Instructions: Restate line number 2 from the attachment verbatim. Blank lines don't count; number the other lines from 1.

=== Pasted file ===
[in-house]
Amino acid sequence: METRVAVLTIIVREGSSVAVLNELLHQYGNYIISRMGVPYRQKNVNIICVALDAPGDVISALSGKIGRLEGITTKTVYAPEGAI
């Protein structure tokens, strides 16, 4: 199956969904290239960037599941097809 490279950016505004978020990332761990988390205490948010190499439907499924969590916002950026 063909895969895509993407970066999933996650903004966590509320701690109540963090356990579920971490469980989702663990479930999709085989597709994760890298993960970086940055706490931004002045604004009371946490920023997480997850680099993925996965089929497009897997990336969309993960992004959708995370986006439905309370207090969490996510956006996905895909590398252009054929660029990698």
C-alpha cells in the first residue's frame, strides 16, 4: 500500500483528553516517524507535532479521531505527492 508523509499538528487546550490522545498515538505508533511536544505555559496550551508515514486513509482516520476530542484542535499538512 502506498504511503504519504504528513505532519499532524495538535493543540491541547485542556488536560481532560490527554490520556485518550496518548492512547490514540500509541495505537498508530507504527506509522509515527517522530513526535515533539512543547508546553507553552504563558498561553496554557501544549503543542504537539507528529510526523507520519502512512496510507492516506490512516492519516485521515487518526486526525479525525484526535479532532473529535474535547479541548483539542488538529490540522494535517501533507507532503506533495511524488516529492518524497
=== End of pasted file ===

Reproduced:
Amino acid sequence: METRVAVLTIIVREGSSVAVLNELLHQYGNYIISRMGVPYRQKNVNIICVALDAPGDVISALSGKIGRLEGITTKTVYAPEGAI